Itâ?Ts a drag to praise the rich for anything.  They have so much more money than you and me that envyâ?Ts more the order of the day.  But apparently if their momsâ?"or nanniesâ?"lick them regularly, they can boldly buy where no man has bought before, and in the process add to our middle-class lives.  Howard

        Retrieved July 28, 2004, from the World Wide Web 


         Science News Online  Week of July 17, 2004; Vol. 166, No. 3 Groomed DNA Handles Threats: Mothering styles alter rats' stress responses  Bruce Bower  A rodent mother can't scold or praise her offspring, but her approach to mothering lays a genetic foundation for her pups' life-long response to threats, neuroscientists have found.  Rats raised by moms who frequently lick and groom them undergo permanent changes in patterns of gene activity, leading to a penchant for exploratory behavior in stressful situations, say Michael J. Meaney and his colleagues at McGill University in Montreal.  In contrast, rats raised with little maternal contact end up with gene activity that fosters fearfulness in the face of stress, the researchers report in the August Nature Neuroscience. From an evolutionary perspective, having both behaviors in a population is beneficial.  "Early experience can have lifelong consequences on behavior, and [this new report] reveals the genetic scaffolding of this phenomenon to an unprecedented extent," remarks neuroscientist Robert Sapolsky of Stanford University.  Meaney's group previously showed that female rats express either a high- or a low-contact mothering style. Animals raised with lots of physical contact later react to stress by secreting small amounts of glucocorticoids, a class of stress hormones. These rats also possess large numbers of glucocorticoid receptors in an inner-brain structure called the hippocampus. Rats raised with little physical contact secrete large amounts of glucocorticoids when stressed and possess relatively few receptors for these hormones.  In another study, Meaney's group found that pups raised by doting mothers had high concentrations of a substance called nerve growth factorâ?"inducible protein A (NGFI-A) in their hippocampi. It attaches to genes for glucocorticoid receptors, boosting those genes' capacity to regulate the hormone's secretion.  The researchers' new report shows how NGFI-A offers stress-fighting aid only to pampered rats. On the first day after birth, in all the rat pups, regulatory proteins inactivate NGFI-A's binding location on glucocorticoid-receptor genes. Over the next week, in rats raised with high-contact mothering, the concentration of these regulatory proteins decreases sufficiently to enable NGFI-A to do its job of boosting production of hormone receptors. These rats retain this genetic trait for life, the investigators say.  In contrast, the regulatory proteins in unpampered rats stay high, and the abundance of hormone receptors remains low.  Moreover, only high-contact animals displayed another biochemical change, according to Meaney's team. The change decreased the binding of histones to DNA, thereby letting NGFI-A attach and boost the activity of glucocorticoid-receptor genes.  The researchers also tested a drug that blocks the binding of histones to DNA. When they injected it into adult rats that had been raised by low-contact mothers, the scientists found that the animals responded to stress much as pampered animals do. These behaviors were reflected on the molecular level, in patterns of expression of stress hormones and receptors.  Whether differing styles by human mothers induce similar molecular changes in their offspring remains an open question.  If you have a comment on this article that you would like considered for publication in Science News, send it to editors at sciencenews.org. Please include your name and location.  To subscribe to Science News (print), go to https://www.kable.com/pub/scnw/ subServices.asp.  To sign up for the free weekly e-LETTER from Science News, go to http://www.sciencenews.org/pages/subscribe_form.asp.  References:  Weaver, I.C.G. . . . and M.J. Meaney. In press. Epigenetic programming by maternal behavior. Nature Neuroscience. Abstract available at http://dx.doi.org/10.1038/nn1276.  Sources:  Michael J. Meaney McGill Program for the Study of Behaviour, Genes and Environment McGill University 3655 Sir William Osler Promenade Montréal, QC H3G 1Y6 Canada  Robert Sapolsky Department of Neurology and Neurological Sciences Stanford University School of Medicine Gilbert Laboratory, MC 5020 Stanford, CA 94305-5020  http://www.sciencenews.org/articles/20040717/fob3.asp  From Science News, Vol. 166, No. 3, July 17, 2004, p. 36.  Copyright (c) 2004 Science Service. All rights reserved.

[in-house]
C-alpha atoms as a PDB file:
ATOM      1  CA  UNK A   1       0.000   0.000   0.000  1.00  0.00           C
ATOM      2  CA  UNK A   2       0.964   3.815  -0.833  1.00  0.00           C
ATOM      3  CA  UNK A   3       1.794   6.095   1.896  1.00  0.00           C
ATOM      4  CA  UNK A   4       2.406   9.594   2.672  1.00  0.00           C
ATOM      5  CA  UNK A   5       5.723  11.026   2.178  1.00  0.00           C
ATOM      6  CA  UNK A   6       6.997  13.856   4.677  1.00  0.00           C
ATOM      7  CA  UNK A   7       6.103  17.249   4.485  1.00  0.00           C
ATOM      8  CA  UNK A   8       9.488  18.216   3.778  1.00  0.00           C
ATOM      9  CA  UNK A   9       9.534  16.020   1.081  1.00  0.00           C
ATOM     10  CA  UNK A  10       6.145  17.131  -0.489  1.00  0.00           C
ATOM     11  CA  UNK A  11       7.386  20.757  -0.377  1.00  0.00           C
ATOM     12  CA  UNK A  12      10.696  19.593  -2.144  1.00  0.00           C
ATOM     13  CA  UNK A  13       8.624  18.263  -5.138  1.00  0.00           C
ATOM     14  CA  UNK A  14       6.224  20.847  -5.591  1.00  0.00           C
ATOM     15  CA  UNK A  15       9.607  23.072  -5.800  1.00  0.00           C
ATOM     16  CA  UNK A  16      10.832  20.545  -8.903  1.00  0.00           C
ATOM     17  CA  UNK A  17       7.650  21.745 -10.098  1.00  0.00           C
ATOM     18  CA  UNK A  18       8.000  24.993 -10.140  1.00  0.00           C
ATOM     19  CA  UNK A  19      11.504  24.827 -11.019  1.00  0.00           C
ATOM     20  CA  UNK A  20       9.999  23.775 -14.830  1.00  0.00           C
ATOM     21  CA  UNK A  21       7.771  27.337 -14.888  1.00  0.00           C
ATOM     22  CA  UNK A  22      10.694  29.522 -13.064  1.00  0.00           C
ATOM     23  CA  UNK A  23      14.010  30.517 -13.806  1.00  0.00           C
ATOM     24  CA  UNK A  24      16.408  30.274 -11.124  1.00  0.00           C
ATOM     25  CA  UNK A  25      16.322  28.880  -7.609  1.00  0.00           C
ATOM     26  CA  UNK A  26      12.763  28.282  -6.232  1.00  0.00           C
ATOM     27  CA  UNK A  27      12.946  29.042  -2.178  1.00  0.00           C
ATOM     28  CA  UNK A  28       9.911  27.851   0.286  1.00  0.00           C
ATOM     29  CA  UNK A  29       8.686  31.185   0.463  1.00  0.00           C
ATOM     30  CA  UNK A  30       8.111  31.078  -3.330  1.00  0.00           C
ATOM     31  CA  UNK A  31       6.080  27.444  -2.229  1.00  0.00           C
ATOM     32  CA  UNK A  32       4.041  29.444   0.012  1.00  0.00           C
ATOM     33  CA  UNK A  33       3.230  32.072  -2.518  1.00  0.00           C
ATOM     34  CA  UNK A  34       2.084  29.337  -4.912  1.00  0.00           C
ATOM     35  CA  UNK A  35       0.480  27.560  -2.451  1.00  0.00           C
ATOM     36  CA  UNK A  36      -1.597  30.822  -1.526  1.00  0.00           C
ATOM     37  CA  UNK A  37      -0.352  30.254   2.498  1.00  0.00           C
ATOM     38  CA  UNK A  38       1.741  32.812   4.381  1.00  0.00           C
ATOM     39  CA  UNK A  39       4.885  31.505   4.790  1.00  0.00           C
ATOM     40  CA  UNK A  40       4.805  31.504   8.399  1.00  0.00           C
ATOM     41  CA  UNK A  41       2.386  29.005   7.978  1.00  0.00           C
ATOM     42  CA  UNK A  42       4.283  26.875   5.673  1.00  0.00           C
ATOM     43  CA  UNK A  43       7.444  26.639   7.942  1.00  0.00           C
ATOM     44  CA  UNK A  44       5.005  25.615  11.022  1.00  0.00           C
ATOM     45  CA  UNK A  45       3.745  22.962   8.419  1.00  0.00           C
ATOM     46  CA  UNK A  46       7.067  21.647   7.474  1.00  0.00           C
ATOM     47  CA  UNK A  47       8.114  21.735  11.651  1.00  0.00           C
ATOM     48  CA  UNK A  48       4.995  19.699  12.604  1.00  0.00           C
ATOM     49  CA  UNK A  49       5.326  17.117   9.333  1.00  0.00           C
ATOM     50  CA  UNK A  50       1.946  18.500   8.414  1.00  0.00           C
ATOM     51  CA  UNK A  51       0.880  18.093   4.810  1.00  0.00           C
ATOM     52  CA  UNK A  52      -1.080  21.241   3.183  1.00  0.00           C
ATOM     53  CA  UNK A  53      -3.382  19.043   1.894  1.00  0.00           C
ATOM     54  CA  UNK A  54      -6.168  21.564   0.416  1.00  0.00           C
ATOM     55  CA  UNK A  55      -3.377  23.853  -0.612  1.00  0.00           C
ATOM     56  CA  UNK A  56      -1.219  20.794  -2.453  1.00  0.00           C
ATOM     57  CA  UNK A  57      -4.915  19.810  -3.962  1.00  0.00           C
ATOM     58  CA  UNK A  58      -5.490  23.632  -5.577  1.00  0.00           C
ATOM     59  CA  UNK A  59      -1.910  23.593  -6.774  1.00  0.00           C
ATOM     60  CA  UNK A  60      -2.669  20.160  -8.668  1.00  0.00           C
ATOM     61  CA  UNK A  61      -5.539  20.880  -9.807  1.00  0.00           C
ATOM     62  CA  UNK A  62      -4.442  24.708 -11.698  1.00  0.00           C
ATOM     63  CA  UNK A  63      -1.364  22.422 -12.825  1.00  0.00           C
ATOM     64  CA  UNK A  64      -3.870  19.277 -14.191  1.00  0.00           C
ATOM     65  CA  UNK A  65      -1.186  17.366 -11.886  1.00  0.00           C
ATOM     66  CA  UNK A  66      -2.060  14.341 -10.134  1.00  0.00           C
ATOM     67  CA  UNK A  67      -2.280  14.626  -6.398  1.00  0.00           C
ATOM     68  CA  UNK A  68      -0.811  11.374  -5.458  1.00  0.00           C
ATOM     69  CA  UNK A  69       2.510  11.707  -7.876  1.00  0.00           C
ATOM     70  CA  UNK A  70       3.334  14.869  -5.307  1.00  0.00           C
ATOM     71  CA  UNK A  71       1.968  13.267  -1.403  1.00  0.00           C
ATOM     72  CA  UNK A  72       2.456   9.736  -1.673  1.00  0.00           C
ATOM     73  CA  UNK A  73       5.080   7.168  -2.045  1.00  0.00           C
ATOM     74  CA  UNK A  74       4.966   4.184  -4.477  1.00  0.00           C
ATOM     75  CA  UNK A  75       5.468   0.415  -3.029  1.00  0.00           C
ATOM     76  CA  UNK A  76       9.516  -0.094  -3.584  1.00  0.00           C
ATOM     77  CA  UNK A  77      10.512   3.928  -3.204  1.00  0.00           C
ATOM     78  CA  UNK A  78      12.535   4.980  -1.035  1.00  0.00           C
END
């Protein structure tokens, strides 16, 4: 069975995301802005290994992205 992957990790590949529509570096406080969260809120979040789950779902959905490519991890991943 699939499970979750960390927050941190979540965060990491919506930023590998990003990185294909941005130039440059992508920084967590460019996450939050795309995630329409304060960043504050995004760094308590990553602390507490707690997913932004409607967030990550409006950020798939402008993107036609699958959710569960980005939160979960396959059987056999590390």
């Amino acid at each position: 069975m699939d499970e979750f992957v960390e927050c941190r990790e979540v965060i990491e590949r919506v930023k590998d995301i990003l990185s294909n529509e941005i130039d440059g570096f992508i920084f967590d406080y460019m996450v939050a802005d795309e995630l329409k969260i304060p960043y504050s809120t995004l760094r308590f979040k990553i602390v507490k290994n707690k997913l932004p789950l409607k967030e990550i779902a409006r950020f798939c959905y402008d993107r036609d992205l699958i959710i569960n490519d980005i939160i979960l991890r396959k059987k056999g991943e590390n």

Howard Bloom
  Author of The Lucifer Principle: A Scientific Expedition Into the Forces of History and Global Brain: The Evolution of Mass Mind From The Big Bang to the 21st Century
  Visiting Scholar-Graduate Psychology Department, New York University; Faculty Member, The Graduate Institute
  Founder: International Paleopsychology Project; founding board member: Epic of Evolution Society; founding board member, The Darwin Project; founder: The Big Bang Tango Media Lab; member: New York Academy of Sciences, American Association for the Advancement of Science, American Psychological Society, Academy of Political Science, Human Behavior and Evolution Society, International Society for Human Ethology; advisory board member: Youthactivism.org; executive editor -- New Paradigm book series.
  For information on The International Paleopsychology Project, see: www.paleopsych.org
  for two chapters from 
  The Lucifer Principle: A Scientific Expedition Into the Forces of History, see www.howardbloom.net/lucifer
  For information on Global Brain: The Evolution of Mass Mind from the Big Bang to the 21st Century, see www.howardbloom.net